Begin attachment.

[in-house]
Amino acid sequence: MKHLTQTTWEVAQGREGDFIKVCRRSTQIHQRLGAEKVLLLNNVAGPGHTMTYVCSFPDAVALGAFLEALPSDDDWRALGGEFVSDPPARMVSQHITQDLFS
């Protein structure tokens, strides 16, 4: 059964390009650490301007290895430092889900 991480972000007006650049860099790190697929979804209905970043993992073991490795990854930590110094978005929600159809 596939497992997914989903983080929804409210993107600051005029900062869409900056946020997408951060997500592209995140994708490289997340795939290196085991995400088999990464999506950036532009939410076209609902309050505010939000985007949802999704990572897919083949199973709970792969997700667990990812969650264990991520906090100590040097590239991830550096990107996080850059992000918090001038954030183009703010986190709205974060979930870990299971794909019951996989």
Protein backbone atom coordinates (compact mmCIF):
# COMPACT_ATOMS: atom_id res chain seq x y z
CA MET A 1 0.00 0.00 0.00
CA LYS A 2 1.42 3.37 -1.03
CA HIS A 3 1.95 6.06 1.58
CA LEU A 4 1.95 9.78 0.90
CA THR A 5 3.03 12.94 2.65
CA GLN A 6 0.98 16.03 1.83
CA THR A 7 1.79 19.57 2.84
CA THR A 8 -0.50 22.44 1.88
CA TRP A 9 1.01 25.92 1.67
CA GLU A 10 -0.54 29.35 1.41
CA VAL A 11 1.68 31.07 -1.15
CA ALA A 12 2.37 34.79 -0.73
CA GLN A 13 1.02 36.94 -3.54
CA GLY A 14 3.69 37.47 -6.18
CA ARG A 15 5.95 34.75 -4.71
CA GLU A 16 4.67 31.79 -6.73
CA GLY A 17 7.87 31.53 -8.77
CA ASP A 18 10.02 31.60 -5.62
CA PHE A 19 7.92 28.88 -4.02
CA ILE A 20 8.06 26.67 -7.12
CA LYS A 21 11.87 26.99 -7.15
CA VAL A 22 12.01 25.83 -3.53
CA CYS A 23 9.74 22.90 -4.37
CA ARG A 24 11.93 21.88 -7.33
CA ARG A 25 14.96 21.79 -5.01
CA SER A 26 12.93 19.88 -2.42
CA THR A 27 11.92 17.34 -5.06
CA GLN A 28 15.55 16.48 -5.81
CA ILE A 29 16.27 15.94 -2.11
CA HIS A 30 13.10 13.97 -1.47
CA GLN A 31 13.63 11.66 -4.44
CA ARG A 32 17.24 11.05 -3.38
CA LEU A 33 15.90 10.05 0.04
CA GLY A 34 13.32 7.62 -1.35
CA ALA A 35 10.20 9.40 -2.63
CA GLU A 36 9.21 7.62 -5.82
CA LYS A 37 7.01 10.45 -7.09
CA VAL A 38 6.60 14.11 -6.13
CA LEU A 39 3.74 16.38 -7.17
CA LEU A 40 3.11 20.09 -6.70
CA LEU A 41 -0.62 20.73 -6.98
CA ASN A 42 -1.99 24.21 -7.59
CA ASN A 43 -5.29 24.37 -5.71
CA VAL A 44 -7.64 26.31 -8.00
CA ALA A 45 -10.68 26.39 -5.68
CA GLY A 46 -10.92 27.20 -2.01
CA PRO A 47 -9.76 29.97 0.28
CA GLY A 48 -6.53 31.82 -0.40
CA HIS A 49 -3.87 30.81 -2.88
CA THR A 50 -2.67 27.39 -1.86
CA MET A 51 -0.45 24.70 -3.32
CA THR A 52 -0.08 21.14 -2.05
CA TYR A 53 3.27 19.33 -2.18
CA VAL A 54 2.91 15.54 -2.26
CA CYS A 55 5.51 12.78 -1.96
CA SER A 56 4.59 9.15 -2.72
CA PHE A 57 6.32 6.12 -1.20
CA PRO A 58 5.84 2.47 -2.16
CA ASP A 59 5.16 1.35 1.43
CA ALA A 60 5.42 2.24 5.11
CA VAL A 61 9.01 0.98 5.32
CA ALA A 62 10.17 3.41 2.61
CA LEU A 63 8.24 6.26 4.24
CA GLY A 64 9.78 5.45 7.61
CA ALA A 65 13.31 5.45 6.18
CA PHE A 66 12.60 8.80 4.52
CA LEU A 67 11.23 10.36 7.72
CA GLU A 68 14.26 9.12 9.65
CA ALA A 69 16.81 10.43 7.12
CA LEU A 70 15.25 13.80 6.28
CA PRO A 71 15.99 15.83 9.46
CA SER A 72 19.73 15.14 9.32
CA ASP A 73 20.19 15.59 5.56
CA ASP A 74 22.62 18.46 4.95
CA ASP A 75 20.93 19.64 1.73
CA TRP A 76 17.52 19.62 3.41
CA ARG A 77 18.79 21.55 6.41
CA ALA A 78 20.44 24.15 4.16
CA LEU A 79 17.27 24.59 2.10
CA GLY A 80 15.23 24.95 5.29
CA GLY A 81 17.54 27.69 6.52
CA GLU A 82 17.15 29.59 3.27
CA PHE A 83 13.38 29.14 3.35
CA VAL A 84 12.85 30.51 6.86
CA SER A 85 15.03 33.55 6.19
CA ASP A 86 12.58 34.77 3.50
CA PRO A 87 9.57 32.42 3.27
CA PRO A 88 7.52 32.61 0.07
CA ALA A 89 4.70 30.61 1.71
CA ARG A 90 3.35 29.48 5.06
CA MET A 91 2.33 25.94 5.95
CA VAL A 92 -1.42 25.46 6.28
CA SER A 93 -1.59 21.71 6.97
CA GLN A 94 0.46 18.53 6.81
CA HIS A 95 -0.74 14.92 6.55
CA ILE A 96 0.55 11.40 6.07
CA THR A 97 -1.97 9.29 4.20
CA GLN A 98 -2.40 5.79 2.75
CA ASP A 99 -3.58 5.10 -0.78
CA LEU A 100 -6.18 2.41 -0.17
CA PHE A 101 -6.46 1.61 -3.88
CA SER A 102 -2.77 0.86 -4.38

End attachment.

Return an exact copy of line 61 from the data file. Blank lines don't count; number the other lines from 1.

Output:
CA SER A 56 4.59 9.15 -2.72